The rapid development of Indonesia’s palm oil industry, particularly over the last four decades, which to some extent has been ‘development at all costs’, has generated significant revenues but has caused simultaneously massive environmental degradation. Human rights violations in palm oil plantations are also widely documented.
The need to balance humanitarian responses and legal obligations while ‘ending’ irregular migratory journeys has overwhelmed the EU for the past three years. A patchwork of policies emerged as a response to the ‘refugee crisis’ of 2015. Who undertakes the responsibility for search and rescue, disembarkation and asylum processing?
The Sargentini report showed divisions between Eastern and Western European countries as well as between left and right wing tendencies. It also evidenced that illiberal policies have to face political consequences at European level. Other governments such as Slovakia, Bulgaria and Romania, though, make less a public display of their illiberal steps.
Two major issues in the Syrien conflict are the strenght of the IS and migration flows. The country needs stability and the EU should contribute to the resolution of the conflict. However, will peace talks and humanitarian assistance be able to bring stability?
Theresa May lacks support, the Conservative UK government is divided such as the British Left and positions are most ambiguous! Difficult premises to negotiate a country's future: ‘If Corbyn and his allies are serious about social and economic justice then the first thing they can do is to prevent Brexit.’
Orbán openly threatens the EPP and uses the topic of migration as a pretext to gain credit and form new alliances in the EU. He also continues buidling an illiberal state passing a legal and constitutional package which is deadly for democratic institutions. However ignoring Orban only creates a huge wave of democratic backsliding in the EU.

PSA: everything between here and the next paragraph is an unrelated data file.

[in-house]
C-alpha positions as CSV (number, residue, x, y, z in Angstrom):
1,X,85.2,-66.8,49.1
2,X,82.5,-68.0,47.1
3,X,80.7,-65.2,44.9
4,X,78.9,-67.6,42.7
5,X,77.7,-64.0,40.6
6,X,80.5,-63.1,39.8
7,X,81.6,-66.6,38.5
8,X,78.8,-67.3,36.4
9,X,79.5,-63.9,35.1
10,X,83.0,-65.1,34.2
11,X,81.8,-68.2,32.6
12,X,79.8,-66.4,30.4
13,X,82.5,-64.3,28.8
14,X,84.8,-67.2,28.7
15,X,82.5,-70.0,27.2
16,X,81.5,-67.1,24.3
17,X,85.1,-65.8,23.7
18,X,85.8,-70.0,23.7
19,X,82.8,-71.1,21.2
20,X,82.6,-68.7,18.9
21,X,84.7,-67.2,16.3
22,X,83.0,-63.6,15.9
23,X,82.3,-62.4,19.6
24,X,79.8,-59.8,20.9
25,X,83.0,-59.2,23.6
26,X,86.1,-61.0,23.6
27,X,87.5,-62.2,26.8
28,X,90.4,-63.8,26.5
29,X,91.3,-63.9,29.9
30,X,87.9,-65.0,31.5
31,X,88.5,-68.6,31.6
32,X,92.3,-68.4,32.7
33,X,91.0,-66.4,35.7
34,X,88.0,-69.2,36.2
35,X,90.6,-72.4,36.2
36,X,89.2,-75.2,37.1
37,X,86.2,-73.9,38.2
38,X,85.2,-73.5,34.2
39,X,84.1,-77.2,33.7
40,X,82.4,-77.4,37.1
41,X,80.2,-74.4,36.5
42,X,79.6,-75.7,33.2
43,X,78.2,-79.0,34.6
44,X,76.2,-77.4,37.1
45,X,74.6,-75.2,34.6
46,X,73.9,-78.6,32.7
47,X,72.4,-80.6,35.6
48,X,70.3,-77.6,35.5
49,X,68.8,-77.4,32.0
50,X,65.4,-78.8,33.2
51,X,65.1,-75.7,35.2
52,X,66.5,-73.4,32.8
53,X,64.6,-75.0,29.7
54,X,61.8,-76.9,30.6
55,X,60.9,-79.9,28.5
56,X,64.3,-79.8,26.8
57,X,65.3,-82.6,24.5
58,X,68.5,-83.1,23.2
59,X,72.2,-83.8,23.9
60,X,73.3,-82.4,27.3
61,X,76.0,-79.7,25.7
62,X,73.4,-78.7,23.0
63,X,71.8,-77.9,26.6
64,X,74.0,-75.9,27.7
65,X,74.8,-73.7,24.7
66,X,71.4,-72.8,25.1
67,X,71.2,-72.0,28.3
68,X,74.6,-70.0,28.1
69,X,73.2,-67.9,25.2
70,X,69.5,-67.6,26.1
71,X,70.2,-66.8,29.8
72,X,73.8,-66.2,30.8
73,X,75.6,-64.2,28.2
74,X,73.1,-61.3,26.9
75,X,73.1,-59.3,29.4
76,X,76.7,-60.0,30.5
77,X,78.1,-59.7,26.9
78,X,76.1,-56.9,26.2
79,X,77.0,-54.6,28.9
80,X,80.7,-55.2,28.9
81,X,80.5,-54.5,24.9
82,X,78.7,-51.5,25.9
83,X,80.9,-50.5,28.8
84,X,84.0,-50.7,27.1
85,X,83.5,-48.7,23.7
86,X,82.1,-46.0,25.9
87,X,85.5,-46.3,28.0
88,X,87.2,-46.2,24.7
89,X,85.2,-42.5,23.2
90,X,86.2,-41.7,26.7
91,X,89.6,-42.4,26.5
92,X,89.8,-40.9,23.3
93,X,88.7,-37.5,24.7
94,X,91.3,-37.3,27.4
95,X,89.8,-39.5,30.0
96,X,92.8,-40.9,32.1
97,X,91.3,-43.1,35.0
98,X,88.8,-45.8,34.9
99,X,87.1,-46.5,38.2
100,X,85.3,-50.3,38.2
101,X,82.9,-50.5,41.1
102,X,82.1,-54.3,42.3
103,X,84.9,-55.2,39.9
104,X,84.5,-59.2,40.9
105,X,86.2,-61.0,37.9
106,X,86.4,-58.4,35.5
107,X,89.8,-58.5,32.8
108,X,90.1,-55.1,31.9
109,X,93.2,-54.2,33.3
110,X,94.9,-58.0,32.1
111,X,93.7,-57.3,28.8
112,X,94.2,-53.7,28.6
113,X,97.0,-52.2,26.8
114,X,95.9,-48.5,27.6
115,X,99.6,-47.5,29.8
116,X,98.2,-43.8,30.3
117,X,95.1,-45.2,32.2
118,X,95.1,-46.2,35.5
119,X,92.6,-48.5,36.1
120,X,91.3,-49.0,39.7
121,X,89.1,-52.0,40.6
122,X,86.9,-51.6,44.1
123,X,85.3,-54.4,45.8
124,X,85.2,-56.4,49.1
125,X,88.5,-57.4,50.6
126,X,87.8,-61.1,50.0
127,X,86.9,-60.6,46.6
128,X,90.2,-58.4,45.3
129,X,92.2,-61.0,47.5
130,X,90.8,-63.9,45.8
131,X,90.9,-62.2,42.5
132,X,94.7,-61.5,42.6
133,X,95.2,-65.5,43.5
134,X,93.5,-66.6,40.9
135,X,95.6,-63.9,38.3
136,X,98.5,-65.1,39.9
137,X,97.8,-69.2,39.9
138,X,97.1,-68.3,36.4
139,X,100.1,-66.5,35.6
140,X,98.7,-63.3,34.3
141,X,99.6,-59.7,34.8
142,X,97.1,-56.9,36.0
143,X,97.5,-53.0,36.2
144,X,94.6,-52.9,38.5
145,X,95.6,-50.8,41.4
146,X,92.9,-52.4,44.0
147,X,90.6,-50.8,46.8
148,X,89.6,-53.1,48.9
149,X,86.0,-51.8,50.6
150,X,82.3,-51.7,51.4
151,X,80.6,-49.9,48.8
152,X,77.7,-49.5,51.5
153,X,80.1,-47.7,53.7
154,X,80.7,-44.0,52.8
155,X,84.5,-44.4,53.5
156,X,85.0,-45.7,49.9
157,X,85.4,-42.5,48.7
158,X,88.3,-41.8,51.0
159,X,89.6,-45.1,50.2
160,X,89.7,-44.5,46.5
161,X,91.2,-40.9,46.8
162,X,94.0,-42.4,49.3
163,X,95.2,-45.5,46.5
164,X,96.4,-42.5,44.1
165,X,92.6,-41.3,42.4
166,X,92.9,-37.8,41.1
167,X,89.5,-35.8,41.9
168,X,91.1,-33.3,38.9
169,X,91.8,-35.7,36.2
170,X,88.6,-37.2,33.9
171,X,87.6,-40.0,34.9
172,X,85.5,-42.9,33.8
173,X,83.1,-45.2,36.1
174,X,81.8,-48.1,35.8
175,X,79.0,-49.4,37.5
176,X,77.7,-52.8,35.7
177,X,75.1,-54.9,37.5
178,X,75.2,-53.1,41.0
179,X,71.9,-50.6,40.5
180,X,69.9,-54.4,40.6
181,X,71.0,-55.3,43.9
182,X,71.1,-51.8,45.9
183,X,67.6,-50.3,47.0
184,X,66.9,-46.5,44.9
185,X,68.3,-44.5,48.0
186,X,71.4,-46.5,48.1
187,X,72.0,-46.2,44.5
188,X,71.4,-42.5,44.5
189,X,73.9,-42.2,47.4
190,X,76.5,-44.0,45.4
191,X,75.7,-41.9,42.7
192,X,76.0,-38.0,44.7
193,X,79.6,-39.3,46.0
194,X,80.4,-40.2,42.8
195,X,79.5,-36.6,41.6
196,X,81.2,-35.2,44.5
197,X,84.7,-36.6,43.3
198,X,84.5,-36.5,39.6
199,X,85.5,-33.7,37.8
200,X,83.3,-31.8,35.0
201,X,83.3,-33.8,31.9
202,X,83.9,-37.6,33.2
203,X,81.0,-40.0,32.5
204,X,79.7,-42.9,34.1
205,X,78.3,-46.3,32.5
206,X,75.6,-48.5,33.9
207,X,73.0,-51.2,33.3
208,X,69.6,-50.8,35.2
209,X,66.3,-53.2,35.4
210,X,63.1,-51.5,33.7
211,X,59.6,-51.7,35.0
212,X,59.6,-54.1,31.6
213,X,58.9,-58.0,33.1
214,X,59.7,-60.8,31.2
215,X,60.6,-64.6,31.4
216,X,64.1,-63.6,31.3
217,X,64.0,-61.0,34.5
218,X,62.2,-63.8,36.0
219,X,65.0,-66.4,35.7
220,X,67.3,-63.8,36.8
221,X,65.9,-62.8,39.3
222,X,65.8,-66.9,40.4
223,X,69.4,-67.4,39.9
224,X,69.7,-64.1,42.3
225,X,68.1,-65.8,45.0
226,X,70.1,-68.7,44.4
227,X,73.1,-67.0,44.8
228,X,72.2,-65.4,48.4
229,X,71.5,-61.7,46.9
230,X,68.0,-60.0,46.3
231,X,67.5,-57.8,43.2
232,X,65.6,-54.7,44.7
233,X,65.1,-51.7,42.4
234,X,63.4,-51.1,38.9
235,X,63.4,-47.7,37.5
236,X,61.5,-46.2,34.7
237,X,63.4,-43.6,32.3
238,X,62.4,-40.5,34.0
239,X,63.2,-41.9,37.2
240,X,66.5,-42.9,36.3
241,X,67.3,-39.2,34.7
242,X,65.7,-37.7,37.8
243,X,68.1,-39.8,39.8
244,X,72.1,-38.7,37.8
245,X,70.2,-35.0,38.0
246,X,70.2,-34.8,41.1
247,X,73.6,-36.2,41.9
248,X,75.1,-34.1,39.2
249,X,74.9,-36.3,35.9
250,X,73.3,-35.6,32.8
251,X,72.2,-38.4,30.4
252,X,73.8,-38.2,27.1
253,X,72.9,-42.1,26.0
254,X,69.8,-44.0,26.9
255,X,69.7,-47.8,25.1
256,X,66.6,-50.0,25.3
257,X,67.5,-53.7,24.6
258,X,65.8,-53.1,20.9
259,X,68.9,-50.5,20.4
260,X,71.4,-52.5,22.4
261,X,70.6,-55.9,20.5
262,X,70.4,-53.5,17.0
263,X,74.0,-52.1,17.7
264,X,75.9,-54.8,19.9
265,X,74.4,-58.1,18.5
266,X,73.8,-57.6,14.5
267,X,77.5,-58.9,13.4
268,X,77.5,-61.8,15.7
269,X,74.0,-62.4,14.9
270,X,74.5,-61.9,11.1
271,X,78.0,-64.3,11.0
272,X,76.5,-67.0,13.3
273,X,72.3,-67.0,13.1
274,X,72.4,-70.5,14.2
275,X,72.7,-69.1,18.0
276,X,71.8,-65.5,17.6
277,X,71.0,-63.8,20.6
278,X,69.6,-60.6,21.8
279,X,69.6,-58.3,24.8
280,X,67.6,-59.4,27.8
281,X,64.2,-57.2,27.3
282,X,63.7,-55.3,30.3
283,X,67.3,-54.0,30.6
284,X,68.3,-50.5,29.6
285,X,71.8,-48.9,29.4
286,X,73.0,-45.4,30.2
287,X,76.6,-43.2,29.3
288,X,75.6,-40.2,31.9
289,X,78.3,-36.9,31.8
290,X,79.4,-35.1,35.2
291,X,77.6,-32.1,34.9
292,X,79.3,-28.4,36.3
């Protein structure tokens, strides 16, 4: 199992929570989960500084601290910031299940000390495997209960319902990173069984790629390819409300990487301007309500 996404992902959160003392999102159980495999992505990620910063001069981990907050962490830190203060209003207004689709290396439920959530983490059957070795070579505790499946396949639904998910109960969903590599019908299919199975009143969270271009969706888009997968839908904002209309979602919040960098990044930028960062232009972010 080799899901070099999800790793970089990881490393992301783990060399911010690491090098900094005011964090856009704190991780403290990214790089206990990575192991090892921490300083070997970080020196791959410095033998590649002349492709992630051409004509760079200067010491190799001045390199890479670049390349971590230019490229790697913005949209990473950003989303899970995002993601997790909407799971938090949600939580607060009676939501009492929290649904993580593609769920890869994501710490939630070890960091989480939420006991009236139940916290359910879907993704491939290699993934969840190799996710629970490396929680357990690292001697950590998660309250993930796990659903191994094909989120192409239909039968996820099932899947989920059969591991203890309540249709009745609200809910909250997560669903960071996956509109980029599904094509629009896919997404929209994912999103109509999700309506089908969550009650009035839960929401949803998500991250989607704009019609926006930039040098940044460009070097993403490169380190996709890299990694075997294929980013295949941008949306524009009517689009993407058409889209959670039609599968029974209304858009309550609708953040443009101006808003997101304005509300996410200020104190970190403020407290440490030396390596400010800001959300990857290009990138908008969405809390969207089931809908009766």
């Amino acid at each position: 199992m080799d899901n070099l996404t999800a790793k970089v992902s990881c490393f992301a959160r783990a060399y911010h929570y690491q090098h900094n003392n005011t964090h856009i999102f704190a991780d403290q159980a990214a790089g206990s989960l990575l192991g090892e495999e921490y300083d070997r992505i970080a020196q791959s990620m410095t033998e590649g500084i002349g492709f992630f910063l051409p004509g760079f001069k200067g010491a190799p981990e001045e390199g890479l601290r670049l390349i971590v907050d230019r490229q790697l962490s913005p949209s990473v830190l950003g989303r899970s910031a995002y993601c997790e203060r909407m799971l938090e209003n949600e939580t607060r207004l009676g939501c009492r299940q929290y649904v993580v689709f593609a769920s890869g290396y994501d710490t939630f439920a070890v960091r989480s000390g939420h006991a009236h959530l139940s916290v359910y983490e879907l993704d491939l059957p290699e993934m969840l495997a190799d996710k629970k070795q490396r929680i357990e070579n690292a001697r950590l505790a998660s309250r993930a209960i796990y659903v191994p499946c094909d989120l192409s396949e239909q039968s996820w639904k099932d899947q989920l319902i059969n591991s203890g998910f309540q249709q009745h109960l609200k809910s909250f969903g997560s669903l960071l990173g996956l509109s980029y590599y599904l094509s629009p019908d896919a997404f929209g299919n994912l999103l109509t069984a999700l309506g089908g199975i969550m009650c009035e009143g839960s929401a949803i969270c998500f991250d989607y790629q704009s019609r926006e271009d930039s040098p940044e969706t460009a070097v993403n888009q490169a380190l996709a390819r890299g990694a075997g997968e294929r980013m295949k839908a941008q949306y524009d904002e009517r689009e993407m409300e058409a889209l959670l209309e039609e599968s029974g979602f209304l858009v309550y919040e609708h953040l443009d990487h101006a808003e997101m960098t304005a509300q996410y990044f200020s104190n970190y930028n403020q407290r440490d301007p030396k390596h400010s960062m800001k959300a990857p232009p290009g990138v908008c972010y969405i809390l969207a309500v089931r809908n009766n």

With an unleashed US president seemingly determined to destroy tried and trusted transatlantic ties along with the multilateral order that the United States created together with its Western European allies after WWII, the European Union finds itself more and more on its own. The EU has to (re)define what role it wants to play in a global context and in its neighbourhood. In light of the loss of important military and soft power through Brexit and the ongoing internal crisis characterised by Euroscepticism and right-wing populism, this prospect is uninviting, but urgency and necessity are obvious.
In this web dossier, we will focus on three topics: the Western Balkans enlargement strategy; the conflicts in the Middle East (Jerusalem, Syria), the refugee crisis and the transatlantic tug-of-war.
The EU has to (re)define what role it wants to play in a global context and in its neighbourhood. In this web dossier, we will focus on three topics: the Western Balkans enlargement strategy; the conflicts in the Middle East (Jerusalem, Syria), the refugee crisis and the transatlantic tug-of-war.
The disappointment of Europeans grows with the tone and manner of Trump’s behaviour, his disregard for European arguments against trade restrictions as well as the fact that he broke an international agreement and threatens European businesses with secondary sanctions. But how can a divided Europe keep up with the US?
Jerusalem has seemingly forever been at the epicentre of conflicts in the Middle-East. The Israeli-Palestinian conflict has proven no different. Sovereignty over Jerusalem remains deeply contested between Israelis and Palestinians with both sides laying claim to the Haram al-Sharif / Temple Mount.